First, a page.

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A direct comparison between electron transparent transmission electron microscope (TEM) samples prepared with gallium (Ga) and xenon (Xe) focused ion beams (FIBs) is performed to determine if equivalent quality samples can be prepared with both ion species. We prepared samples using Ga FIB and Xe plasma focused ion beam (PFIB) while altering a variety of different deposition and milling parameters. The samples’ final thicknesses were evaluated using STEM-EELS t/λ data. Using the Ga FIB sample as a standard, we compared the Xe PFIB samples to the standard and to each other. We show that although the Xe PFIB sample preparation technique is quite different from the Ga FIB technique, it is possible to produce high-quality, large area TEM samples with Xe PFIB. We also describe best practices for a Xe PFIB TEM sample preparation workflow to enable consistent success for any thoughtful FIB operator. For Xe PFIB, we show that a decision must be made between the ultimate sample thickness and the size of the electron transparent region.
Low-Z nanocrystalline diamond (NCD) grids have been developed to reduce spurious fluorescence and avoid X-ray peak overlaps or interferences between the specimen and conventional metal grids. The low-Z NCD grids are non-toxic and safe to handle, conductive, can be subjected to high-temperature heating experiments, and may be used for analytical work in lieu of metal grids. Both a half-grid geometry, which can be used for any lift-out method, or a full-grid geometry that can be used for ex situ lift-out or thin film analyses, can be fabricated and used for experiments.
Multiple experimental configurations for performing nanoscale orientation mapping are compared to determine their fidelity to the true microstructure of a sample. Transmission Kikuchi diffraction (TKD) experiments in a scanning electron microscope (SEM) and nanobeam diffraction (NBD) experiments in a transmission electron microscope (TEM) were performed on thin electrodeposited hard Au films with two different microstructures. The Au samples either had a grain size that is >50 or <20 nm. The same regions of the samples were measured with TKD apparatuses at 30 kV in an SEM with detectors in the horizontal and vertical configurations and in the TEM at 300 kV. Under the proper conditions, we demonstrate that all three configurations can produce data of equivalent quality. Each method has strengths and challenges associated with its application and representation of the true microstructure. The conditions needed to obtain high-quality data for each acquisition method and the challenges associated with each are discussed.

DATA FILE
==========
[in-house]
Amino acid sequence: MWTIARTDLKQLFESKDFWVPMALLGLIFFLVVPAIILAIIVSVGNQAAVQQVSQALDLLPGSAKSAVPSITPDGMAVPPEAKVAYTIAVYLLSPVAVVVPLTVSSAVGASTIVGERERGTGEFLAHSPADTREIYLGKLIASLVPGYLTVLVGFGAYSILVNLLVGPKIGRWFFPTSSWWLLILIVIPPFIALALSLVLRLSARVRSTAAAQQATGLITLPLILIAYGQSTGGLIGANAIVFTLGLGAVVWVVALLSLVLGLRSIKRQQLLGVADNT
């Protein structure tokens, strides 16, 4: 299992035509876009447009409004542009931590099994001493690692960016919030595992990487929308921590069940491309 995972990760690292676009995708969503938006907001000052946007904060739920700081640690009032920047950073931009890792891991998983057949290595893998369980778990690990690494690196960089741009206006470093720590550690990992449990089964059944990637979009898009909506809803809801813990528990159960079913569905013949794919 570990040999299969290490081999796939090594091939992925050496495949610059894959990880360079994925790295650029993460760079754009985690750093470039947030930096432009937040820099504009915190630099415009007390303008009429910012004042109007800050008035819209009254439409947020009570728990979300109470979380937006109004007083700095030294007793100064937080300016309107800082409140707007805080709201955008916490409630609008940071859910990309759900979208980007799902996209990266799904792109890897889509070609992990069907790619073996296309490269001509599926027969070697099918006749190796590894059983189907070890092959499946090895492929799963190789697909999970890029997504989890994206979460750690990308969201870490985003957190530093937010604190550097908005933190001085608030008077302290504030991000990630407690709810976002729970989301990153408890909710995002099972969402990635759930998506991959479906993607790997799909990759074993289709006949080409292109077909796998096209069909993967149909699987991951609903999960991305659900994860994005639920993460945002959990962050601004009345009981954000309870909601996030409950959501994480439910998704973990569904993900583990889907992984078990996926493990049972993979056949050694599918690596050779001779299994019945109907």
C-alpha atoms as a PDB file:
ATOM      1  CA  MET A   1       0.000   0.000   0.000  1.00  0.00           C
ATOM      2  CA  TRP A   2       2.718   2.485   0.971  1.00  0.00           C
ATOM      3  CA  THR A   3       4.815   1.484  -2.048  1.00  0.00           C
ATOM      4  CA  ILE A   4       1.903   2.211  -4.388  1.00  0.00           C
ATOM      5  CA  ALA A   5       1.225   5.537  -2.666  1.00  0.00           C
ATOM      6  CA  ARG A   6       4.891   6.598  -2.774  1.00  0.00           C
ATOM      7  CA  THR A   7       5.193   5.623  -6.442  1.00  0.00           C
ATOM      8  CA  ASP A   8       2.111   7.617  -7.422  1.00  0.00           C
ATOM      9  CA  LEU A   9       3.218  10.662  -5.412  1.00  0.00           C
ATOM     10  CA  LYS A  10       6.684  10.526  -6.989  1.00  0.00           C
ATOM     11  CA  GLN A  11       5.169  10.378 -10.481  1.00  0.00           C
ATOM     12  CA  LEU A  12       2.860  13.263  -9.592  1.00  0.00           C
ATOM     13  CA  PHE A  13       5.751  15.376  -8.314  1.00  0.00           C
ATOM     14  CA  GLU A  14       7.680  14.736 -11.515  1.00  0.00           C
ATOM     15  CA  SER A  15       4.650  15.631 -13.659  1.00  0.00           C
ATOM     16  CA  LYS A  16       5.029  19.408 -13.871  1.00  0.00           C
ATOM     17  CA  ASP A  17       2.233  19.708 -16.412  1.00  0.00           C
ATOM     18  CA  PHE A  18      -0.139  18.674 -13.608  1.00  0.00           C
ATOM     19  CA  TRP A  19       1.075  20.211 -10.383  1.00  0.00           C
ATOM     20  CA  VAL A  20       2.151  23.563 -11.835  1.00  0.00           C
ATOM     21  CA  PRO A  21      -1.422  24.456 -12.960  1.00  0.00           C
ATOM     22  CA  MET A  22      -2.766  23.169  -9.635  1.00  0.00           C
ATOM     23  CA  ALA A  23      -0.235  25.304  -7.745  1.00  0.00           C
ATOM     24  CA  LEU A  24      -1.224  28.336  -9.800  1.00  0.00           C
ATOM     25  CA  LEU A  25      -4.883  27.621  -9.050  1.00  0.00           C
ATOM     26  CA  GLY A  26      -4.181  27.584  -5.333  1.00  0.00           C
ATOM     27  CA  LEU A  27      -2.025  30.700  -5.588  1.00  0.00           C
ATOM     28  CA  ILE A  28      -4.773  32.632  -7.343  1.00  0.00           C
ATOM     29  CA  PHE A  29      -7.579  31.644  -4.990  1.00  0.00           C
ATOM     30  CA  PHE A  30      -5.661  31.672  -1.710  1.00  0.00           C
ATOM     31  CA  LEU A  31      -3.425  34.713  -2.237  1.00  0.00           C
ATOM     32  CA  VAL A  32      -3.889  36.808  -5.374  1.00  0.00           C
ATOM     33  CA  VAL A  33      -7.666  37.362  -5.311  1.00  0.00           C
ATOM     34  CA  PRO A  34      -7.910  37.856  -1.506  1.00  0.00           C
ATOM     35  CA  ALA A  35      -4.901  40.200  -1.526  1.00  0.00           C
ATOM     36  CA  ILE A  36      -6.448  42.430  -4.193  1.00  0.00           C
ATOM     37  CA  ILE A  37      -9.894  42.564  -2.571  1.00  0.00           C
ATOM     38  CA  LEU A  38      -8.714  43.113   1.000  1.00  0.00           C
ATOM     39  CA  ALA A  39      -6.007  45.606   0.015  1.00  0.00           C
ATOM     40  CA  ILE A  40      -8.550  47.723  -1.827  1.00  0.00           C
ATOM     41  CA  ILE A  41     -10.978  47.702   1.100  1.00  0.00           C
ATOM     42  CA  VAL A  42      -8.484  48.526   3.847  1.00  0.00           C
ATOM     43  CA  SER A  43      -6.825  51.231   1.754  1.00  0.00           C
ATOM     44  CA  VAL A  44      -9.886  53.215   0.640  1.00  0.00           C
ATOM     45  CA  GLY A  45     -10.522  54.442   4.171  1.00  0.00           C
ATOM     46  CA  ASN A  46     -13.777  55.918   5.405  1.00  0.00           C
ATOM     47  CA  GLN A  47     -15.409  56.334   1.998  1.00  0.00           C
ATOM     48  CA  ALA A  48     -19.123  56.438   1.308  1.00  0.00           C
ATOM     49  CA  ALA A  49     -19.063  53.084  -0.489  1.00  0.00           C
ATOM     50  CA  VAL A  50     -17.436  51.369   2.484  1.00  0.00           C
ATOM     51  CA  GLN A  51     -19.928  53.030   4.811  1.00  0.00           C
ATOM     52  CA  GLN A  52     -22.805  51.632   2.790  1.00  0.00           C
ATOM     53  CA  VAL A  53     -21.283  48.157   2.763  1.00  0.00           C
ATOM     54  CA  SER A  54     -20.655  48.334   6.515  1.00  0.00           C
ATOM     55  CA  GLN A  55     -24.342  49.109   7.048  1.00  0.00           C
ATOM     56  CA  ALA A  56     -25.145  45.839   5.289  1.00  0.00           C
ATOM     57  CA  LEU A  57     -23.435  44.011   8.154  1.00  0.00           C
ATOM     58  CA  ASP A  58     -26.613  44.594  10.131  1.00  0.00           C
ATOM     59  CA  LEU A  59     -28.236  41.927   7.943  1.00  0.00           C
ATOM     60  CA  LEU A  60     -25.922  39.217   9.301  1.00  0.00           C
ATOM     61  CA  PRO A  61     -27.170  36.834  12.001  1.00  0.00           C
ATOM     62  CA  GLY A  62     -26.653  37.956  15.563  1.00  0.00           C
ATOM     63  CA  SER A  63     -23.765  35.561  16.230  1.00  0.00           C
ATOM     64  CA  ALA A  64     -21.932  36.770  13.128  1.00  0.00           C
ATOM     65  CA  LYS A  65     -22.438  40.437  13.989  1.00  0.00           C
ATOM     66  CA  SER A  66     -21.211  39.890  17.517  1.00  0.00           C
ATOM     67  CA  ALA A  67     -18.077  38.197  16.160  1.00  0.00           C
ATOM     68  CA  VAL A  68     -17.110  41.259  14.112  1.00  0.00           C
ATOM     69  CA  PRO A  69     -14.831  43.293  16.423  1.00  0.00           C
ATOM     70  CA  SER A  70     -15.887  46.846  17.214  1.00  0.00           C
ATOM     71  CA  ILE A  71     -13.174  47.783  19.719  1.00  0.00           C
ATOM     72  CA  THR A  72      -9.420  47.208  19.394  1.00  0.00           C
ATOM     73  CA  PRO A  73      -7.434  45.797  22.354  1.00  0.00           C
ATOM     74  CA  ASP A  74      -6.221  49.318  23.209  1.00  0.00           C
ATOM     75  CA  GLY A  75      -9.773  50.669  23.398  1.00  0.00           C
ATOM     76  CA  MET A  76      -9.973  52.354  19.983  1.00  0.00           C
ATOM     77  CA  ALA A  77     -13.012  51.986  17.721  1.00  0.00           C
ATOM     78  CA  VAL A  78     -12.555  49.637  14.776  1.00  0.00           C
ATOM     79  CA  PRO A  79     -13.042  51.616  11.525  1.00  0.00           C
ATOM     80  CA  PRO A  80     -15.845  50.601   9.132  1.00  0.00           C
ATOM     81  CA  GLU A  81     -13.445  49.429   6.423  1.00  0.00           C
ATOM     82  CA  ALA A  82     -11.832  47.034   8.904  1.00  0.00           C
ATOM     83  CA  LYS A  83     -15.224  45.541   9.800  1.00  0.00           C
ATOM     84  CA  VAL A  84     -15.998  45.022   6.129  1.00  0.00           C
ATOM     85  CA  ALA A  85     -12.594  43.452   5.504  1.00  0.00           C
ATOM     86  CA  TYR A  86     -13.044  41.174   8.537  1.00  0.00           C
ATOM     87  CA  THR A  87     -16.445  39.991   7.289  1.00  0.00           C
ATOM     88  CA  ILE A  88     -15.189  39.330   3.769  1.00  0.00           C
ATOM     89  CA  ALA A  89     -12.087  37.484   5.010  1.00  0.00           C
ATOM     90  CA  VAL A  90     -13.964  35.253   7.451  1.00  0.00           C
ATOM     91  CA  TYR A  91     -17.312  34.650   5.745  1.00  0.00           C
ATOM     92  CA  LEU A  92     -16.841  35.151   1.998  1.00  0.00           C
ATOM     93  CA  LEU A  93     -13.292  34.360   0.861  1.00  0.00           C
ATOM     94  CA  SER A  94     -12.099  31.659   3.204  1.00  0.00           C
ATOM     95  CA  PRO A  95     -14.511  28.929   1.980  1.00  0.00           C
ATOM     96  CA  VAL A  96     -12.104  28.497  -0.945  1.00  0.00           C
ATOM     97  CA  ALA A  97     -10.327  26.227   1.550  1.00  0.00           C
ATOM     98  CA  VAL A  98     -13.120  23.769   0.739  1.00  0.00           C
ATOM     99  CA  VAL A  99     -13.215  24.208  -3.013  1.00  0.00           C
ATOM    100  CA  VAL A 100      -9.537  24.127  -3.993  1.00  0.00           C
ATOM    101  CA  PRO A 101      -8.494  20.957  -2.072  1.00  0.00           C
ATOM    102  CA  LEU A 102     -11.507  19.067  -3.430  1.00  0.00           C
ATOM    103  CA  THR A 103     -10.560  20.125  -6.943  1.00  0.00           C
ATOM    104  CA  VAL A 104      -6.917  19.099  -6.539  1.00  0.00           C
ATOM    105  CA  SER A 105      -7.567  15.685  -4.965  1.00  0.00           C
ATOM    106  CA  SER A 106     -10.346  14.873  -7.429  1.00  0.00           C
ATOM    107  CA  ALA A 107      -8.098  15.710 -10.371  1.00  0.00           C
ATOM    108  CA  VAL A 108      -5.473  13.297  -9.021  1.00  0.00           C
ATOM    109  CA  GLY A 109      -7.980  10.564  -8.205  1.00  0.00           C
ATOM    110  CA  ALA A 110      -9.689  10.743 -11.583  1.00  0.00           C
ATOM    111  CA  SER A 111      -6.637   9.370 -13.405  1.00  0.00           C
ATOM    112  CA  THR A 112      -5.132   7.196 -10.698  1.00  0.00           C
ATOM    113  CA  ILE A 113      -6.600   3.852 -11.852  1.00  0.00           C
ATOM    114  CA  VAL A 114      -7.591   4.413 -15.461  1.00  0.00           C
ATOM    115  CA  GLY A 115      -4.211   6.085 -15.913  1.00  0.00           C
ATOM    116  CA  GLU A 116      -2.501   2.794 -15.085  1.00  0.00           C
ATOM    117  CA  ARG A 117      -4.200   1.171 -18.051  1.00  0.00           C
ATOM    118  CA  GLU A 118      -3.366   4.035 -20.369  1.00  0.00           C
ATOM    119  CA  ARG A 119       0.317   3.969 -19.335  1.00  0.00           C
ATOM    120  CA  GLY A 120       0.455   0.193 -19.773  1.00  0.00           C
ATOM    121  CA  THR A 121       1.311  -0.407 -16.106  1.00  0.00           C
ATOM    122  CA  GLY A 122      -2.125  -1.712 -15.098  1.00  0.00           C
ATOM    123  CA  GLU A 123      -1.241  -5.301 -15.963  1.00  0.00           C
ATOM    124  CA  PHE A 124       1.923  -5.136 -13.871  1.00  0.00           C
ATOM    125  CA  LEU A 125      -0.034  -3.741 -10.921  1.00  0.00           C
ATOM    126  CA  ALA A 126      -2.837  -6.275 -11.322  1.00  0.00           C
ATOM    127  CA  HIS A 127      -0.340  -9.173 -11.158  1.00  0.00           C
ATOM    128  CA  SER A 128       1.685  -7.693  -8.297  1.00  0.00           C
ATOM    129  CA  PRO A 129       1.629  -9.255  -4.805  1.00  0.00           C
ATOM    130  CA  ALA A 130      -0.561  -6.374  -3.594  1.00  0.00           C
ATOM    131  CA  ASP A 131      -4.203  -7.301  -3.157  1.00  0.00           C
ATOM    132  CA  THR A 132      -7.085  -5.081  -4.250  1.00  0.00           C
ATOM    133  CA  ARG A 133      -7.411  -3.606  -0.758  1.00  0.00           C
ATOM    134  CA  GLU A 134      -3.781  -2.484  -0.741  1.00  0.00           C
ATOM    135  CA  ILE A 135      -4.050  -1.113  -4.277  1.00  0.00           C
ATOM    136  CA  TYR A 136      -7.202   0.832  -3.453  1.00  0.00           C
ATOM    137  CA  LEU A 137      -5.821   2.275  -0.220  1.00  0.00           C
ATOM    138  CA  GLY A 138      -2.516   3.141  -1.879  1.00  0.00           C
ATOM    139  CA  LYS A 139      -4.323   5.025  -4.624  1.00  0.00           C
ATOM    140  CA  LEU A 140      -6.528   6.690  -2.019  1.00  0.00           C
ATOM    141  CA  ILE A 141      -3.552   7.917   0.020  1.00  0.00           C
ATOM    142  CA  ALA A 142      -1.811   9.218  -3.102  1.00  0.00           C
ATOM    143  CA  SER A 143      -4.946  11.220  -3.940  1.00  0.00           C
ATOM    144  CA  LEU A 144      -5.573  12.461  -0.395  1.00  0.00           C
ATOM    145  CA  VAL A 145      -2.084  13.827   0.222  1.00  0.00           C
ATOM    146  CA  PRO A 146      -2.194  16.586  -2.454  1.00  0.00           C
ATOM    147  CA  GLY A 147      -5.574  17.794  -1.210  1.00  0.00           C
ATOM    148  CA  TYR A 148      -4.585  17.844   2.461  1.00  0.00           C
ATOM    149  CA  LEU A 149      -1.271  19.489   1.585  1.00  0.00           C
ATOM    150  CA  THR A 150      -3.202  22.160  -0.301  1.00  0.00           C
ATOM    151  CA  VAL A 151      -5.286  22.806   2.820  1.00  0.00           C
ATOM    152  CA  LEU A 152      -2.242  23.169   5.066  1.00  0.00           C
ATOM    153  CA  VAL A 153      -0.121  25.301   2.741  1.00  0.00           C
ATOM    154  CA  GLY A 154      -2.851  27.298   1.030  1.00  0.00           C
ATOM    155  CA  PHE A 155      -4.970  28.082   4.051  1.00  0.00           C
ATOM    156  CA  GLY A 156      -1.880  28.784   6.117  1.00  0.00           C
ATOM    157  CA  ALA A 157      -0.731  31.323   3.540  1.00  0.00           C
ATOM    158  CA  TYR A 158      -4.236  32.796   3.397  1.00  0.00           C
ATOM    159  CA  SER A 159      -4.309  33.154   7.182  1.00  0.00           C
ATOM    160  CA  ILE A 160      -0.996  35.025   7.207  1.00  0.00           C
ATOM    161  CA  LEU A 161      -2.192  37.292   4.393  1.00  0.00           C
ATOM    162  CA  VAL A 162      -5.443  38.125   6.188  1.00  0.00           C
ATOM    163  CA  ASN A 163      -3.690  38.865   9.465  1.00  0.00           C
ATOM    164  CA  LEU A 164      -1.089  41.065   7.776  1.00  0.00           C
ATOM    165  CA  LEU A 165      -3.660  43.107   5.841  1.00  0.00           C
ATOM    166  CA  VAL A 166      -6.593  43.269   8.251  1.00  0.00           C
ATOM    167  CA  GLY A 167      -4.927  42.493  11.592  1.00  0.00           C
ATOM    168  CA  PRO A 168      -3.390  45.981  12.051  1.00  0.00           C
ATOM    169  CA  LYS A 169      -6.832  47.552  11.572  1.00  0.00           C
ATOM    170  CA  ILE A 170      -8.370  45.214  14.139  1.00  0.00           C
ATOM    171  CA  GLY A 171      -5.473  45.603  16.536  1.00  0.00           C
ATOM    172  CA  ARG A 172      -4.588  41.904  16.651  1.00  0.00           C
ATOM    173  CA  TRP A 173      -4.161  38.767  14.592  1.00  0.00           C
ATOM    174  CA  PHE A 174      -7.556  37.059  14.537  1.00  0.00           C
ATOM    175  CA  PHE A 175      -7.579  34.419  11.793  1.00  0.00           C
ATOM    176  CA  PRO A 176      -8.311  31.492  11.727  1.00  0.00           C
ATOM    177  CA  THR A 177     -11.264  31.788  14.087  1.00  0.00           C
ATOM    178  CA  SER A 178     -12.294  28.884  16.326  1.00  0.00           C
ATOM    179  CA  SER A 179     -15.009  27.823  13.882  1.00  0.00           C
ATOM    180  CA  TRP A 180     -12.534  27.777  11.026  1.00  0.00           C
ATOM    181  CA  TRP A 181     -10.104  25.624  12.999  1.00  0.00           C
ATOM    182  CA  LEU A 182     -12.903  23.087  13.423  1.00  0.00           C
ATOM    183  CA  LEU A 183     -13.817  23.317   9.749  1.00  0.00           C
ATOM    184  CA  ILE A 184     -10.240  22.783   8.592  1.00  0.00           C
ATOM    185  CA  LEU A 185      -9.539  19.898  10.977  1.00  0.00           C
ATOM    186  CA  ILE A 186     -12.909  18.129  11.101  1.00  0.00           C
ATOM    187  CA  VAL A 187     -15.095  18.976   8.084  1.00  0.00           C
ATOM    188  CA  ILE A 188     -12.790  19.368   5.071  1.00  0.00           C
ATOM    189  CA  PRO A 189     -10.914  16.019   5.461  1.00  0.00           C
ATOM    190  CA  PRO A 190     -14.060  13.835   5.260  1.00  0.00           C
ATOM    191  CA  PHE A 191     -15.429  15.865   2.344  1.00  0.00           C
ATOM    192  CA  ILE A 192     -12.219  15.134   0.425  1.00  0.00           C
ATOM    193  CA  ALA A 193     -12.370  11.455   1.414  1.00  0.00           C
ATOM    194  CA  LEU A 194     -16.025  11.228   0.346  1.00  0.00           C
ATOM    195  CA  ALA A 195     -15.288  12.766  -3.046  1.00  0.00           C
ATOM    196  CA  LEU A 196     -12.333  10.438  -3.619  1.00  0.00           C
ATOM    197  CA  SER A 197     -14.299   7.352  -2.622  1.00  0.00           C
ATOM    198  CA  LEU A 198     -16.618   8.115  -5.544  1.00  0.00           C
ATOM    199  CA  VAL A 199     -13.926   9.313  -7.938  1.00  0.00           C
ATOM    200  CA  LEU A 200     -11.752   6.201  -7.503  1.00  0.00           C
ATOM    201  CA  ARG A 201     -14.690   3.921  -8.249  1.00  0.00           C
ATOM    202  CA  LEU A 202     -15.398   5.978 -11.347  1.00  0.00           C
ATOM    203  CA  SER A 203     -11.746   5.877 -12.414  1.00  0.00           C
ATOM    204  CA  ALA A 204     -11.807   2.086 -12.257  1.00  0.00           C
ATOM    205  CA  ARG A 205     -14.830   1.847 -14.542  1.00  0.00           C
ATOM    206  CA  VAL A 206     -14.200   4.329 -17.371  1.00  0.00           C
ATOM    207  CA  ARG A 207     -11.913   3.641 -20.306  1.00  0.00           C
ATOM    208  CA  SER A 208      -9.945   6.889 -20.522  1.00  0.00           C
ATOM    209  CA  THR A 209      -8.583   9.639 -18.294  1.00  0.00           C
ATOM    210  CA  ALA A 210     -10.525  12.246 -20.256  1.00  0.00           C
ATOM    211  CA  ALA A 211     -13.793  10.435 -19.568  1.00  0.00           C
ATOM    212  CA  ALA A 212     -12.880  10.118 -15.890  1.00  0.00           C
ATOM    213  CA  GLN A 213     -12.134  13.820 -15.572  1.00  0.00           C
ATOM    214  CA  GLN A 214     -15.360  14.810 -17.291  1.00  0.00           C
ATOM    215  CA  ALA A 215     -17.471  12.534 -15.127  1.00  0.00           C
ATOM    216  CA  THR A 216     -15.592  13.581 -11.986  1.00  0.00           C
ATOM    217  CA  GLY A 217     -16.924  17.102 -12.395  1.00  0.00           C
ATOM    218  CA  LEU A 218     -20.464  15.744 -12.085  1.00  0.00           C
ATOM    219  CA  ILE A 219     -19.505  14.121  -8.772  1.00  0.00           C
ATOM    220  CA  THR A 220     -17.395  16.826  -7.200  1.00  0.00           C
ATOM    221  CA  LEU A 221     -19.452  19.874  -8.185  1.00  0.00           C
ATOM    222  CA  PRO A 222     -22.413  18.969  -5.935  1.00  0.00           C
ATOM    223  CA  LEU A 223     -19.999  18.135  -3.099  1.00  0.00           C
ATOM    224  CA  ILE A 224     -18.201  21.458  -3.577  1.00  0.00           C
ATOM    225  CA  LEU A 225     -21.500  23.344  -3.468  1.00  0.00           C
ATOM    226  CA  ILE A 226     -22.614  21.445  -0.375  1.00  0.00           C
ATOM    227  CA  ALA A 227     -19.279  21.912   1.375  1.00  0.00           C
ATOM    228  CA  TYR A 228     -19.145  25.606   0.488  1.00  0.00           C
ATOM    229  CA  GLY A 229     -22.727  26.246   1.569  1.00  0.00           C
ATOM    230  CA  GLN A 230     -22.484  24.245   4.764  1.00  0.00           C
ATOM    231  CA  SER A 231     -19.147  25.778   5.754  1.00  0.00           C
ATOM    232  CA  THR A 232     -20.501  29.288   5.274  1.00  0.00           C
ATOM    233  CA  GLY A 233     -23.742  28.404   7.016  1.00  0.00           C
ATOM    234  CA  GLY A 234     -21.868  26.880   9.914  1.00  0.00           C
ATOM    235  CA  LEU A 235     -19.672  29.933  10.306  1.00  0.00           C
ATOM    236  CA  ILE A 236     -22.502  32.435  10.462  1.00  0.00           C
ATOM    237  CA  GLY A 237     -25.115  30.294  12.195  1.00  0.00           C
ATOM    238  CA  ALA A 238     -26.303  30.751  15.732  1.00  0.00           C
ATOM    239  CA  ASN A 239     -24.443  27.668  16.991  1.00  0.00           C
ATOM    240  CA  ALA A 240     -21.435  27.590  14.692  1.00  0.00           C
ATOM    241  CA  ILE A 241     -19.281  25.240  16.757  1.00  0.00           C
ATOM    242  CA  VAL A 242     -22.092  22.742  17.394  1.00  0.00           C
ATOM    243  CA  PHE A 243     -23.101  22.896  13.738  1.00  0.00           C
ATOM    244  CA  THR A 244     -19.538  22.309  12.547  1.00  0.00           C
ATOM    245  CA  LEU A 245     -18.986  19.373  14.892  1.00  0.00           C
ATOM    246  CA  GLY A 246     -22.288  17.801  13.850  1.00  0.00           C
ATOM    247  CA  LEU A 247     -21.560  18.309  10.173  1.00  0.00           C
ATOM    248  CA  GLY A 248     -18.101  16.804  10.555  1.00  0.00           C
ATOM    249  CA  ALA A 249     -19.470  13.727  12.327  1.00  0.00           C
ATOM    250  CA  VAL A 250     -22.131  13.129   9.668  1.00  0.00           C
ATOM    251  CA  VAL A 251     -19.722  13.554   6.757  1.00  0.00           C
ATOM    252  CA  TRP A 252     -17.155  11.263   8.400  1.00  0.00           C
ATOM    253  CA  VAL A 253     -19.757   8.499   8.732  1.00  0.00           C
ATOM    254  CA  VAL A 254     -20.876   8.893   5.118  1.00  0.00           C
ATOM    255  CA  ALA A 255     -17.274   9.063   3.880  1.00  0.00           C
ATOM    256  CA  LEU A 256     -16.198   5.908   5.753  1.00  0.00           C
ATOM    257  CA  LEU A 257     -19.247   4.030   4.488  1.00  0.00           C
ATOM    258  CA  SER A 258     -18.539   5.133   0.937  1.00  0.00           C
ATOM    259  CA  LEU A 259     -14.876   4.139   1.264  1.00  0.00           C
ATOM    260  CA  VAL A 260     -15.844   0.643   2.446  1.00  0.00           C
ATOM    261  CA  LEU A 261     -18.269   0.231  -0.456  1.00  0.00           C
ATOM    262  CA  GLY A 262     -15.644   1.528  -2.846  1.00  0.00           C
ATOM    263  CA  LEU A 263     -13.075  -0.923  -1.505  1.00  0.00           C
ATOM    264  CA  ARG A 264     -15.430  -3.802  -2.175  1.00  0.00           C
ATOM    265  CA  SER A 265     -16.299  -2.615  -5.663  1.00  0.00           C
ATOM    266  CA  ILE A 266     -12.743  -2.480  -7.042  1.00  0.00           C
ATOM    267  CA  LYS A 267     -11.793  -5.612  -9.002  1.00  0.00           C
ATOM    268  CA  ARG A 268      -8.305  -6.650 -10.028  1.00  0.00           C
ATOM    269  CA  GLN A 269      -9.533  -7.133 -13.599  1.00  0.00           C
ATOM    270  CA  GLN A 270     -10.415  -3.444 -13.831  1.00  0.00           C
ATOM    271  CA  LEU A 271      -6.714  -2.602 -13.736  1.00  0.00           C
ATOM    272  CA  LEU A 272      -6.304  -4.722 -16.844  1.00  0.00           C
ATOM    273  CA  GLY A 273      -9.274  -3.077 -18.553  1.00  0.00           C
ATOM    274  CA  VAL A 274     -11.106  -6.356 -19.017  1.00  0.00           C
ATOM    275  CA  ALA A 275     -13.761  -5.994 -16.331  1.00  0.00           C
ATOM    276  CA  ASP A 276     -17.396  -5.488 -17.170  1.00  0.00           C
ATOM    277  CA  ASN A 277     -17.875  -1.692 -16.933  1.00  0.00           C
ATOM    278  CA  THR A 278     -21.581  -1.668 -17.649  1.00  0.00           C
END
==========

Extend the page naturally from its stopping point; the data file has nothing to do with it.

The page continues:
There has been some confusion in the published literature concerning the structure of Metastudtite (UO2)O2(H2O)2 where differing unit cells and space groups have been cited for this compound. Owing to the absence of a refined structure for Metastudtite, Weck et al. (2012) have documented a first-principles study of Metastudtite using density functional theory (DFT). Their model presents the structure of Metastudtite as an orthorhombic (space group Pnma) structure with lattice parameters of a = 8.45, b = 8.72, and c = 6.75 Å. A Powder Diffraction File (PDF) database entry has been allocated for this hypothetical Metastudtite phase based on the DFT modeling (see 01-081-9033) and aforementioned Dalton Trans. manuscript. We have obtained phase pure powder X-ray diffraction data for Metastudtite and have confirmed the model of Weck et al. via Rietveld refinement (see Figure 1). Structural refinement of this powder diffraction dataset has yielded updated refined parameters. The new cell has been determined as a = 8.411(1), b = 8.744(1), and c = 6.505(1) Å; cell volume = 478.39 Å3. There are only subtle differences between the refined structure and that of the first-principles model derived from DFT. Notably, the b-axis is significantly contracted in the final refinement as compared with DFT. There were also subtle changes to the U1, O1, and O3 atom positions. Tabulated powder diffraction data (d's and I's) for the Metastudtite have been derived from the refined model and these new values can serve to augment the PDF entry 01-081-9033 with a more updated entry based on observed X-ray powder diffraction data.